As never before in their long history, universities have become instruments of national competition as well as instruments of peace. They are the locus of the scientific discoveries that move economies forward, and the primary means of educating the talent required to obtain and maintain competitive advantage. But at the same time, the opening of national borders to the flow of goods, services, information and especially people has made universities a powerful force for global integration, mutual understanding and geopolitical stability.
In response to the same forces that have propelled the world economy, universities have become more self-consciously global: seeking students from around the world who represent the entire spectrum of cultures and values, sending their own students abroad to prepare them for global careers, offering courses of study that address the challenges of an interconnected world and collaborative research programs to advance science for the benefit of all humanity.
Of the forces shaping higher education none is more sweeping than the movement across borders. Over the past three decades the number of students leaving home each year to study abroad has grown at an annual rate of 3.9 percent, from 800,000 in 1975 to 2.5 million in 2004. Most travel from one developed nation to another, but the flow from developing to developed countries is growing rapidly. The reverse flow, from developed to developing countries, is on the rise, too. Today foreign students earn 30 percent of the doctoral degrees awarded in the United States and 38 percent of those in the United Kingdom. And the number crossing borders for undergraduate study is growing as well, to 8 percent of the undergraduates at America's Ivy League institutions and 10 percent of all undergraduates in the U.K. In the United States, 20 percent of newly hired professors in science and engineering are foreign-born, and in China the vast majority of newly hired faculty at the top research universities received their graduate education abroad.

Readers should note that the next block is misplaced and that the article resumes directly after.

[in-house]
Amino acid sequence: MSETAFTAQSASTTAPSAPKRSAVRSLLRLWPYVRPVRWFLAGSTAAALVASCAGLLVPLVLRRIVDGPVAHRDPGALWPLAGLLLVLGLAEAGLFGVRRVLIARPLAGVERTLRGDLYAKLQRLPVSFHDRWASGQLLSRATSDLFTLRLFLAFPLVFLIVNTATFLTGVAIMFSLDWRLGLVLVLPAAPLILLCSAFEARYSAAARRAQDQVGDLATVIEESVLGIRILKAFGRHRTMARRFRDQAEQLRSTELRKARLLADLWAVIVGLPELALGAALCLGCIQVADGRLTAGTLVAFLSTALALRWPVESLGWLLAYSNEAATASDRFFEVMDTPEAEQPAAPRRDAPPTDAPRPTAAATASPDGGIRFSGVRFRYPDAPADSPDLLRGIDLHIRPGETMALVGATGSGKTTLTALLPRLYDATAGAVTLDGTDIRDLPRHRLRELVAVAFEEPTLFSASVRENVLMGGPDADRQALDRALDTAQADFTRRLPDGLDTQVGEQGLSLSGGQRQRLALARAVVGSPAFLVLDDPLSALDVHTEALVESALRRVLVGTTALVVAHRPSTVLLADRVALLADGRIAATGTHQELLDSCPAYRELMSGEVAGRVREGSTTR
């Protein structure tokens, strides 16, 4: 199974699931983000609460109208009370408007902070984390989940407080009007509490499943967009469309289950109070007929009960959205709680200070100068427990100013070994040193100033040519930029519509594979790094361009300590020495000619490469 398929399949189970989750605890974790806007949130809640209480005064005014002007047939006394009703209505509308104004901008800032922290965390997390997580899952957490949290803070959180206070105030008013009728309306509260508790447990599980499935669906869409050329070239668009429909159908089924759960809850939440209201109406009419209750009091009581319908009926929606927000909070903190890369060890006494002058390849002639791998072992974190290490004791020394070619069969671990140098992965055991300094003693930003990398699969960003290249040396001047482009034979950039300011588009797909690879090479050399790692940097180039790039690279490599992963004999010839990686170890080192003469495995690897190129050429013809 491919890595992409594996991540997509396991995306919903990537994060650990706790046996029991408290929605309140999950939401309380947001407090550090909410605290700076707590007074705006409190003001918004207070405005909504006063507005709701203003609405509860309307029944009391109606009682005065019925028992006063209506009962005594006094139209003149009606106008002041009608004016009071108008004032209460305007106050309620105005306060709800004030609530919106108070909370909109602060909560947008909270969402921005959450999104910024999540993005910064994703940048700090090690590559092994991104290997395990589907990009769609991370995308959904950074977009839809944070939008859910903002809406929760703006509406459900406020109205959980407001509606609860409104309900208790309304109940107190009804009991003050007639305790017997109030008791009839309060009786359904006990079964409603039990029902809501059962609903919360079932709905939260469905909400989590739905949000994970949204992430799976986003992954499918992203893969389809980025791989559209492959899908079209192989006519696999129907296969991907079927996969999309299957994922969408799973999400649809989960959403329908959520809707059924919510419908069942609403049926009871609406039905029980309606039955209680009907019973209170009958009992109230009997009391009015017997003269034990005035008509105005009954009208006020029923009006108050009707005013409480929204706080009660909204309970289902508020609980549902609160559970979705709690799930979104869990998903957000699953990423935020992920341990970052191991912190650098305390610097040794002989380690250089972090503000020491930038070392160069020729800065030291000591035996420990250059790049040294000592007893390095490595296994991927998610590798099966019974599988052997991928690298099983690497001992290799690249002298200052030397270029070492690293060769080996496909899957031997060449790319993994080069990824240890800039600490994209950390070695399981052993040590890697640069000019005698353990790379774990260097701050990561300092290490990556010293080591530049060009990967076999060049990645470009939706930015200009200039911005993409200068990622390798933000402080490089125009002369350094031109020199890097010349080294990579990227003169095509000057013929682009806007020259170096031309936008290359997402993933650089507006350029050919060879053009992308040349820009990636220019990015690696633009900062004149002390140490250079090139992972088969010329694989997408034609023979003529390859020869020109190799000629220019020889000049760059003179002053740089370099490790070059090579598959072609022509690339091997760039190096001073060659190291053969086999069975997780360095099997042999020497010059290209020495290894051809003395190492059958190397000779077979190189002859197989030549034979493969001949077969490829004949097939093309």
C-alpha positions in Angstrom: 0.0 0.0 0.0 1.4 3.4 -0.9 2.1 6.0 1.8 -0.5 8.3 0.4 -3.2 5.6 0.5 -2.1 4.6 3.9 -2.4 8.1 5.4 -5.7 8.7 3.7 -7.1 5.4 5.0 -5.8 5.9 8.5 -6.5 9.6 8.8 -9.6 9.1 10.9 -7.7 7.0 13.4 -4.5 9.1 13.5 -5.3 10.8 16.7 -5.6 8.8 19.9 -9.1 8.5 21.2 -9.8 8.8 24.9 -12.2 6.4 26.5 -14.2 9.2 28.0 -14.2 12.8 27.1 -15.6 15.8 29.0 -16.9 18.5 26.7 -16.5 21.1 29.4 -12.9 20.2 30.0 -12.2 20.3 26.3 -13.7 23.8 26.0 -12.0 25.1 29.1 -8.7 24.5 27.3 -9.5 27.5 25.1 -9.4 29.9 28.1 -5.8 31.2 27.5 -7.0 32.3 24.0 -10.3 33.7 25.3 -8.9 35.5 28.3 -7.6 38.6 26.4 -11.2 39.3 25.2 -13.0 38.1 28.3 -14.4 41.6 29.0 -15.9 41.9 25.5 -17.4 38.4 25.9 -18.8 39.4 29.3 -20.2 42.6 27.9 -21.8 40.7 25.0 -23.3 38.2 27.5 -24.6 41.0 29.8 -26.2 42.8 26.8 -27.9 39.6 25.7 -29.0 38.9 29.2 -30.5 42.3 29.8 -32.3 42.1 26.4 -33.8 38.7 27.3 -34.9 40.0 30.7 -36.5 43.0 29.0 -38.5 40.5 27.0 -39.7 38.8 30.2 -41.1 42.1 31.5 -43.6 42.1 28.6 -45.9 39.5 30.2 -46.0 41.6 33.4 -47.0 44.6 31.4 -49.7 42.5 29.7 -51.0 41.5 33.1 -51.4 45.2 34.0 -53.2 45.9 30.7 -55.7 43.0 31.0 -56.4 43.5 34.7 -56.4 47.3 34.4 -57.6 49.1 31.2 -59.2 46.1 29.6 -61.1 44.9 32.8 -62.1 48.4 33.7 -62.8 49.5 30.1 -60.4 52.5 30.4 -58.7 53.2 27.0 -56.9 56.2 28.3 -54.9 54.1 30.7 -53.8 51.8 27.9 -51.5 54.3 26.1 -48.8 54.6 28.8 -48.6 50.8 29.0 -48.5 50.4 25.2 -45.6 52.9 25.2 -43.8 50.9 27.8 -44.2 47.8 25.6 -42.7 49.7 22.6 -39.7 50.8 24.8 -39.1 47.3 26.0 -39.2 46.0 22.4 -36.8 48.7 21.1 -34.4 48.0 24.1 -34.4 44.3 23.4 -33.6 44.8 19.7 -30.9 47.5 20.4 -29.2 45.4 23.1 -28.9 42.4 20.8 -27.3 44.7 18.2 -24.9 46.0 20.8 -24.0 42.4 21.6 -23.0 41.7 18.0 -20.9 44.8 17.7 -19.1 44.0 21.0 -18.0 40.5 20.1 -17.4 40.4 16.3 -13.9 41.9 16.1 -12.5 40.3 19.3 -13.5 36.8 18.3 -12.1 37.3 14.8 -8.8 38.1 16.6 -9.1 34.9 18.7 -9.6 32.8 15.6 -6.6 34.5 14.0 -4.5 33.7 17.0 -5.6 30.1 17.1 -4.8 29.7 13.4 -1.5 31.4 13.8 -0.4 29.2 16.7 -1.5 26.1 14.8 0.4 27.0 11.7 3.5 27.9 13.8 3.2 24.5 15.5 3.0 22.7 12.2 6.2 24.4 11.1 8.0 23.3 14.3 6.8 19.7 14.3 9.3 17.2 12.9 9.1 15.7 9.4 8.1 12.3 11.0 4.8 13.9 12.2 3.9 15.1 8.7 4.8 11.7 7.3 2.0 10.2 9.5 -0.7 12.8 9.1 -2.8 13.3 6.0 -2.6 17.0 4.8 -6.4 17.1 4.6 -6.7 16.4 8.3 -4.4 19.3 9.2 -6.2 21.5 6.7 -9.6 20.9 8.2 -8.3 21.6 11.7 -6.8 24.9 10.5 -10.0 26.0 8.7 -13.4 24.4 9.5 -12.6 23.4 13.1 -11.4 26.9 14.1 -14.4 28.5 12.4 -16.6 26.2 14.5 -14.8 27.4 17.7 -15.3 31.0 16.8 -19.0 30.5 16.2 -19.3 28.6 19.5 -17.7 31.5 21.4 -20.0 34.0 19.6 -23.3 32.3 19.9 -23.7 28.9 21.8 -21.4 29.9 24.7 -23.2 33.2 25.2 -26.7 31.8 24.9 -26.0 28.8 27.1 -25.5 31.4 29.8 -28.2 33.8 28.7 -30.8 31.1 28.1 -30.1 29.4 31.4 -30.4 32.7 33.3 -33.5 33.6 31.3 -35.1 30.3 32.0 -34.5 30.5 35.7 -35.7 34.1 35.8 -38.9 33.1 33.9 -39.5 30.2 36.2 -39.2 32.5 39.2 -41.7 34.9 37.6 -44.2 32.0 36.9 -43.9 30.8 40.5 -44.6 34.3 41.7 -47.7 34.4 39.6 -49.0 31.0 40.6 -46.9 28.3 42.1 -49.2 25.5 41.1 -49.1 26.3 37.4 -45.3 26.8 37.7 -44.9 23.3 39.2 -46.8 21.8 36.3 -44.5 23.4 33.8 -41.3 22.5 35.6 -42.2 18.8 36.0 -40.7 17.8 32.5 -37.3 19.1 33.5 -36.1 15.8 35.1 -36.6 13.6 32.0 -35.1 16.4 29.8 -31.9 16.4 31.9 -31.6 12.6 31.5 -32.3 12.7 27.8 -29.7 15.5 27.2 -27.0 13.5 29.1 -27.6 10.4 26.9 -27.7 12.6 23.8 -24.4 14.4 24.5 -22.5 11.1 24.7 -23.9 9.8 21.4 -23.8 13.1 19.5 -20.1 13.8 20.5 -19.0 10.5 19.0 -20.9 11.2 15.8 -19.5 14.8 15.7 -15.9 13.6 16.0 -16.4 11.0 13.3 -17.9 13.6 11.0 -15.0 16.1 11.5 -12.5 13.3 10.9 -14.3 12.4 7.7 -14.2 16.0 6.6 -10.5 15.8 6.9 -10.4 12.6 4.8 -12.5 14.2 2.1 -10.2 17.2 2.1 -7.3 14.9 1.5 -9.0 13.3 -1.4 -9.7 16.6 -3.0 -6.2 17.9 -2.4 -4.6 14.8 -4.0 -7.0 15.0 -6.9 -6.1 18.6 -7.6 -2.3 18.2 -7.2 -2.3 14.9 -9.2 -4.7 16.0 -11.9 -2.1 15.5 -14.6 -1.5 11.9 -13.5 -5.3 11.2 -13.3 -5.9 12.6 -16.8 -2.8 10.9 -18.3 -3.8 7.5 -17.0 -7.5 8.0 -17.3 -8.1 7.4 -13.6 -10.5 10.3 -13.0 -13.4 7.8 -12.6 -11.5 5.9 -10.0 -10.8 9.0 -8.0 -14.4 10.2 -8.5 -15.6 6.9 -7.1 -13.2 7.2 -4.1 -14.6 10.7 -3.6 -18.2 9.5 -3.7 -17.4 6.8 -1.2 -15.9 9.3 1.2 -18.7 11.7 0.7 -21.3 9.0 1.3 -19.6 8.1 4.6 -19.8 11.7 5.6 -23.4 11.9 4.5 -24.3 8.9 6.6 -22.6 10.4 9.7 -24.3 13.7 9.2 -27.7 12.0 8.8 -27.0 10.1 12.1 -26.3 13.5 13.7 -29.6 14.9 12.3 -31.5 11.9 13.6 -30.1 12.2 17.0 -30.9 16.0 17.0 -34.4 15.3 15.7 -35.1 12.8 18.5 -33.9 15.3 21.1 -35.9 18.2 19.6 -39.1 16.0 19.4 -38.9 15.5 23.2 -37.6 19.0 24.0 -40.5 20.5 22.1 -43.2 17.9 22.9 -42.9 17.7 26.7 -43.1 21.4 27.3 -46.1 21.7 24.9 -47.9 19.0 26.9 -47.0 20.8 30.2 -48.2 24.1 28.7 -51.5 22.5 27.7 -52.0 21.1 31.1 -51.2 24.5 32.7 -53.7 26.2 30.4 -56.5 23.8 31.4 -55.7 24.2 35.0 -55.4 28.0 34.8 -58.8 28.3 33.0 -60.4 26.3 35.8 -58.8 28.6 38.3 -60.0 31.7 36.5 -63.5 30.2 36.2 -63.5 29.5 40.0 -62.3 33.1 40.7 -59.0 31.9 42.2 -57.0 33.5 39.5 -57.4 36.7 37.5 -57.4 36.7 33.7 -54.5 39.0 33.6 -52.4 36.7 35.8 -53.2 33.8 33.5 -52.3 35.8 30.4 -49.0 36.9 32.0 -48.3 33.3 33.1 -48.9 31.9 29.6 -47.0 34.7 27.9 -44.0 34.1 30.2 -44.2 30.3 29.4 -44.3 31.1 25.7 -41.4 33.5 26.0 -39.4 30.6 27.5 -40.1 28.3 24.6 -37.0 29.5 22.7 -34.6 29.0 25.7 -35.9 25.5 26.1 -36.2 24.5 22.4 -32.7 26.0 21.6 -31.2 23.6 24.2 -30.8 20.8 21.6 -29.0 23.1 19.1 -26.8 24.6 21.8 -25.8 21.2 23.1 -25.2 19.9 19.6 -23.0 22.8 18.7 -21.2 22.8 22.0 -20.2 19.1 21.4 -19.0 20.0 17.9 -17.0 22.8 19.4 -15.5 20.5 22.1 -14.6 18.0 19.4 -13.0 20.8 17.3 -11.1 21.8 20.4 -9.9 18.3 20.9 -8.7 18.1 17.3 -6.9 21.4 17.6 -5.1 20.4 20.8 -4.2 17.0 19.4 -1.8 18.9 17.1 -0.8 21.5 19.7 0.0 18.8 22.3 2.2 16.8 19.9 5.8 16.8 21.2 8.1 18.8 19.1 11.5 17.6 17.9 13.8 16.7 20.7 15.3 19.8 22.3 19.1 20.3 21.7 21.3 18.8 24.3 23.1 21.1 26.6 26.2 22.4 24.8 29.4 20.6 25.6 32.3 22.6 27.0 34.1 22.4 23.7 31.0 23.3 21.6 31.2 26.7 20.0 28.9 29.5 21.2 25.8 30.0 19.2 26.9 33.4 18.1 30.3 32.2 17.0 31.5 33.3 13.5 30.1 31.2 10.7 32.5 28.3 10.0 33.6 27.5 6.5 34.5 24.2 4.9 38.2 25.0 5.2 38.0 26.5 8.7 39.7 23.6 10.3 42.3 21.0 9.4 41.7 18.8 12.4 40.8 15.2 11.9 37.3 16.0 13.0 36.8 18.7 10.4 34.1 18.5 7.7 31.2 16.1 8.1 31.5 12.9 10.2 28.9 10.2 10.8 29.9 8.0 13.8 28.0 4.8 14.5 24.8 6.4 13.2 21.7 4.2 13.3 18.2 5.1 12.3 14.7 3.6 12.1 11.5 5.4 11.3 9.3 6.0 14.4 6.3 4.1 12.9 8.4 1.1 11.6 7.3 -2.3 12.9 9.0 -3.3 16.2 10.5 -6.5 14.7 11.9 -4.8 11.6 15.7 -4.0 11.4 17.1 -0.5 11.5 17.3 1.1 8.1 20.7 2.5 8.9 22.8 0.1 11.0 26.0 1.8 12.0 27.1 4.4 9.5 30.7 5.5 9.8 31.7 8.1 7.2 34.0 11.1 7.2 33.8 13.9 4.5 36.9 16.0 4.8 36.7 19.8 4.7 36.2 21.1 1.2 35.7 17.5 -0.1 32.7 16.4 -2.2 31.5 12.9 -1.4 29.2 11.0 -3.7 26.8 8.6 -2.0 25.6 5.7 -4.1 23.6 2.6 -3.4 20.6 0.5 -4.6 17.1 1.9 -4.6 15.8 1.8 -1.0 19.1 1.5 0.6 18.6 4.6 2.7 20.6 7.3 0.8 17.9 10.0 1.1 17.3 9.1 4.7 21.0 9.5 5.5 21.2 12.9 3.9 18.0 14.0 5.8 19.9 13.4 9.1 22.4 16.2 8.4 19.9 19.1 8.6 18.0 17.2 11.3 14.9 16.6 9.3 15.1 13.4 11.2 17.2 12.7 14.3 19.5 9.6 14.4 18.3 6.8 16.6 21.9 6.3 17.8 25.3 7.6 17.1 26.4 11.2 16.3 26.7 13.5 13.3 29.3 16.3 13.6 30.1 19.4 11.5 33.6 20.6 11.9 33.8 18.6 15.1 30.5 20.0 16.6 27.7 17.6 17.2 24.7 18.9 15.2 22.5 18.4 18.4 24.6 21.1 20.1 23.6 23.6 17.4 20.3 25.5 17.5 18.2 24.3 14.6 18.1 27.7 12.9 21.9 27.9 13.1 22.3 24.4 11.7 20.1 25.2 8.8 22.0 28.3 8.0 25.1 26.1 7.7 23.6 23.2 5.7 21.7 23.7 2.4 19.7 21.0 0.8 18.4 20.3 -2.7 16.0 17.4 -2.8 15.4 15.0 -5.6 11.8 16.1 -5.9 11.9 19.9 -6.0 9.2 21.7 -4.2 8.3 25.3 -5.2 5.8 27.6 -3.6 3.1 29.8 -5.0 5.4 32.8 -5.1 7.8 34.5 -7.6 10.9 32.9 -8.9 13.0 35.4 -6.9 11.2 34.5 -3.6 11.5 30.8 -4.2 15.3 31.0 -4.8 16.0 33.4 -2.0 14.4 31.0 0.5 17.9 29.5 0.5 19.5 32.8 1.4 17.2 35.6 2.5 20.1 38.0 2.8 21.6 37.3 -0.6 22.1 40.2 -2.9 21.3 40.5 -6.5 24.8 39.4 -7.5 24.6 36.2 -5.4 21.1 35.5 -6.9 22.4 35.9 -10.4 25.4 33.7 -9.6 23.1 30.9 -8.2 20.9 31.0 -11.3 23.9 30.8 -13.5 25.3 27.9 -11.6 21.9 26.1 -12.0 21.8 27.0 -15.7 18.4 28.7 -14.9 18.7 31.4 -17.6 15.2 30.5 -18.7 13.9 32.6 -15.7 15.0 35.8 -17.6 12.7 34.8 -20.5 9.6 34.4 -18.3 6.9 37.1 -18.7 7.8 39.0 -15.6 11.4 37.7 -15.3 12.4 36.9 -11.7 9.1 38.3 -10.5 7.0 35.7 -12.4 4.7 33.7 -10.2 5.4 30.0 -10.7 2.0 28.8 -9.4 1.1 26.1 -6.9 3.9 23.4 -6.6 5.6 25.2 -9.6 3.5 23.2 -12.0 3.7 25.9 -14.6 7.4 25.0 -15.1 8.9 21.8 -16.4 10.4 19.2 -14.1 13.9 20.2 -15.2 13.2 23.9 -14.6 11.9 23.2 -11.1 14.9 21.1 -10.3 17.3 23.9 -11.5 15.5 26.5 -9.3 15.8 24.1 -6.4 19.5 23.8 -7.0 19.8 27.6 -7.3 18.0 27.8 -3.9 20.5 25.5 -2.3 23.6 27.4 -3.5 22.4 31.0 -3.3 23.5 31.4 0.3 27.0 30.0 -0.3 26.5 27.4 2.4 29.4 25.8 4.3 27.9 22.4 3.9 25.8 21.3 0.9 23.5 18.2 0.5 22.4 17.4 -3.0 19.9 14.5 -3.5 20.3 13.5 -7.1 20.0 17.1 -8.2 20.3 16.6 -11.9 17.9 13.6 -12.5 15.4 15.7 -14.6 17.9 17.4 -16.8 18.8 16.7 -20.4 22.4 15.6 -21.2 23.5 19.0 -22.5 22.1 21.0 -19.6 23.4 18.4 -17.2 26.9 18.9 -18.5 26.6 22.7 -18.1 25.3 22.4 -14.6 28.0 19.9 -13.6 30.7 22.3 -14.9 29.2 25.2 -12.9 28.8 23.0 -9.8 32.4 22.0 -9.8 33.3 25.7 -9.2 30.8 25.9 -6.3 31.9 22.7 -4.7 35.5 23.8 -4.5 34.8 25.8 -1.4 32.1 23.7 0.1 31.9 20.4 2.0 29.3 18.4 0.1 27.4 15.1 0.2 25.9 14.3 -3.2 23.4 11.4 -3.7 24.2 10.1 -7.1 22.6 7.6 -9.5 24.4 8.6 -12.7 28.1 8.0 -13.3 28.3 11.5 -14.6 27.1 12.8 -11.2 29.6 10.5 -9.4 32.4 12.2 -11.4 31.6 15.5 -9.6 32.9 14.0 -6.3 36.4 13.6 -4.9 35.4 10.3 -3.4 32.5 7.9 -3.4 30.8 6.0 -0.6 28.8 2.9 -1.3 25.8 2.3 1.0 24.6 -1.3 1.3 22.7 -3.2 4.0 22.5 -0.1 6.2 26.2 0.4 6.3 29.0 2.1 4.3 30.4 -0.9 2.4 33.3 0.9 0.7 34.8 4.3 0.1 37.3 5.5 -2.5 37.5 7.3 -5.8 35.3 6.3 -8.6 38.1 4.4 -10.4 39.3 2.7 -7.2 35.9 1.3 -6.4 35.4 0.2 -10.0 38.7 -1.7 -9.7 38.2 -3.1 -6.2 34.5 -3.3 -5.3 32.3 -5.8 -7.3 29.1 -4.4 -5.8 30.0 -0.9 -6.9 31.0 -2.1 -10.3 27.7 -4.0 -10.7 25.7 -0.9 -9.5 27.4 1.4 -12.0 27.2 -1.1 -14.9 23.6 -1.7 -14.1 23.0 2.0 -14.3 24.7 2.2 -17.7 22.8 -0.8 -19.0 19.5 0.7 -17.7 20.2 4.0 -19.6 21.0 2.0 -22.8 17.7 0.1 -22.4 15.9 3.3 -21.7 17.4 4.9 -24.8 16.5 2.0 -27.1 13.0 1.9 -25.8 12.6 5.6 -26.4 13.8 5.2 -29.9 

What are the consequences of these shifts among the highly educated? Consider this: on the night after the attacks on the World Trade Center, Jewish students at Yale (most of them American) came together with Muslim students (most of them foreign) to organize a vigil. Or this: every year the student run Forum for American/Chinese Exchange at Stanford (FACES) organize conferences in both China and at Stanford, bringing together students from both countries chosen to discuss Sino-U.S. relations with leading experts. The leaders of student groups promoting international collaboration are in touch with each other...